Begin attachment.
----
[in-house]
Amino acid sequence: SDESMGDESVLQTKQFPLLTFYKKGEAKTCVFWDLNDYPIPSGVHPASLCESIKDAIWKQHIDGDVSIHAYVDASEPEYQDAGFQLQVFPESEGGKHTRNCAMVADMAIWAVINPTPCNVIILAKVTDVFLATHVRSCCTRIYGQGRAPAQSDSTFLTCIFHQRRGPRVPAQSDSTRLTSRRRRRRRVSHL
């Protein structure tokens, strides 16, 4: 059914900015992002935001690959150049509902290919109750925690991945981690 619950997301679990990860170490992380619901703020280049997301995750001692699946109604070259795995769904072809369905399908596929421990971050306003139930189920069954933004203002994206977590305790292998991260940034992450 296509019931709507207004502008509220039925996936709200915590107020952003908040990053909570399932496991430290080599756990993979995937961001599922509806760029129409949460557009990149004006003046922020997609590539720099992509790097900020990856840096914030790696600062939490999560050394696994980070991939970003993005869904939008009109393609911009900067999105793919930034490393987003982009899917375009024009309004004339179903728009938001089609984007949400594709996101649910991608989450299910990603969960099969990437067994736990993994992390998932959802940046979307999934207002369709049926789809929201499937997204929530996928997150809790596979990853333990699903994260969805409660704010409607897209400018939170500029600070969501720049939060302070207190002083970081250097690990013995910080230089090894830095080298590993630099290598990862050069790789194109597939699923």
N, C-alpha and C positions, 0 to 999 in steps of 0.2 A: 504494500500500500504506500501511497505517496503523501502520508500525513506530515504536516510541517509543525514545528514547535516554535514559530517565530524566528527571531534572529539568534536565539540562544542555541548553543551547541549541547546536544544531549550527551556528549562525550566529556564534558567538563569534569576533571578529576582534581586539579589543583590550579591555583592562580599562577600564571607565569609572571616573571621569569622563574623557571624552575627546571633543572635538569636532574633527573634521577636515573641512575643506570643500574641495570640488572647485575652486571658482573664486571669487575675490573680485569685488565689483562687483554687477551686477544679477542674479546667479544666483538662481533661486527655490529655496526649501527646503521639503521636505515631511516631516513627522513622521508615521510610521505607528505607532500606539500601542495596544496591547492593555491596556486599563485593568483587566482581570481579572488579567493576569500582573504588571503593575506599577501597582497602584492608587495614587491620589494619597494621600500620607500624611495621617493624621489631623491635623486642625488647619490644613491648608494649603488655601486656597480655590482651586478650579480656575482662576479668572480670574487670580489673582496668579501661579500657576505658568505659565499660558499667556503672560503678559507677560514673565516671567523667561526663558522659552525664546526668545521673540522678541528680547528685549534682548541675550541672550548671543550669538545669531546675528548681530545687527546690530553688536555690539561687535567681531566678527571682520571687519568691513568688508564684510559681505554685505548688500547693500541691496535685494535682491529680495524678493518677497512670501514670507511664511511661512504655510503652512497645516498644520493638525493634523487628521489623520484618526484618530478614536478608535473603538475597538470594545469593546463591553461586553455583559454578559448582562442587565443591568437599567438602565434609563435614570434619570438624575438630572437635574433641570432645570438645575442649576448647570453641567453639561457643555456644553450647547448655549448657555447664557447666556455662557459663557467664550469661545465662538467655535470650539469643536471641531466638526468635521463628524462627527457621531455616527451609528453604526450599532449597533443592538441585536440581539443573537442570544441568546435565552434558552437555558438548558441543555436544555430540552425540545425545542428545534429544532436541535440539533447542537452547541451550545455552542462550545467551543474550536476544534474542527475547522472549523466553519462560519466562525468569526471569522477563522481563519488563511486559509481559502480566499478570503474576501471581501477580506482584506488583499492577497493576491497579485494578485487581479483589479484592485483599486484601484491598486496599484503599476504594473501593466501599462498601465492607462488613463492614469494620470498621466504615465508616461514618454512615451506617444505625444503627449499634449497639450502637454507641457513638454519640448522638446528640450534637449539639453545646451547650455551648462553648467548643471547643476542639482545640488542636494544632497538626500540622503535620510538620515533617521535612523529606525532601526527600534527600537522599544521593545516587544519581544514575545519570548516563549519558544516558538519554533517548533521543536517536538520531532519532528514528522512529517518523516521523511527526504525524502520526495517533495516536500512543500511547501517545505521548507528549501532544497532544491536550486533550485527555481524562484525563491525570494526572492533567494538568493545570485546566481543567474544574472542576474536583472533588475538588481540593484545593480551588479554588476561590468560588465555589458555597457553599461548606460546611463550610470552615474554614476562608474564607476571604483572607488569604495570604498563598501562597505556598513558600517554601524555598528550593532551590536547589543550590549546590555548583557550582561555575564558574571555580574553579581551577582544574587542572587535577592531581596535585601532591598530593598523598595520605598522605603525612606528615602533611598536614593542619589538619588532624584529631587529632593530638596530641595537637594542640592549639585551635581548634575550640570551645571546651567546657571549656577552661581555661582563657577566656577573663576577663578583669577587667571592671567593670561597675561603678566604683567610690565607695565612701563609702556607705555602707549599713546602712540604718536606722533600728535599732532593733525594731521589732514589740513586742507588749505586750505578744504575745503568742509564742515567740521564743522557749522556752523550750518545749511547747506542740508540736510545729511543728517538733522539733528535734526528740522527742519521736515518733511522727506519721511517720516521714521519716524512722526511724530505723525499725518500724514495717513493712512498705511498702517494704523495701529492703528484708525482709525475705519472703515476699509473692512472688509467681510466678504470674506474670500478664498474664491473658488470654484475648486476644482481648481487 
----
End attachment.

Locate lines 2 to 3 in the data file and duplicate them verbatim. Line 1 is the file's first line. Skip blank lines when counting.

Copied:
Amino acid sequence: SDESMGDESVLQTKQFPLLTFYKKGEAKTCVFWDLNDYPIPSGVHPASLCESIKDAIWKQHIDGDVSIHAYVDASEPEYQDAGFQLQVFPESEGGKHTRNCAMVADMAIWAVINPTPCNVIILAKVTDVFLATHVRSCCTRIYGQGRAPAQSDSTFLTCIFHQRRGPRVPAQSDSTRLTSRRRRRRRVSHL
């Protein structure tokens, strides 16, 4: 059914900015992002935001690959150049509902290919109750925690991945981690 619950997301679990990860170490992380619901703020280049997301995750001692699946109604070259795995769904072809369905399908596929421990971050306003139930189920069954933004203002994206977590305790292998991260940034992450 296509019931709507207004502008509220039925996936709200915590107020952003908040990053909570399932496991430290080599756990993979995937961001599922509806760029129409949460557009990149004006003046922020997609590539720099992509790097900020990856840096914030790696600062939490999560050394696994980070991939970003993005869904939008009109393609911009900067999105793919930034490393987003982009899917375009024009309004004339179903728009938001089609984007949400594709996101649910991608989450299910990603969960099969990437067994736990993994992390998932959802940046979307999934207002369709049926789809929201499937997204929530996928997150809790596979990853333990699903994260969805409660704010409607897209400018939170500029600070969501720049939060302070207190002083970081250097690990013995910080230089090894830095080298590993630099290598990862050069790789194109597939699923």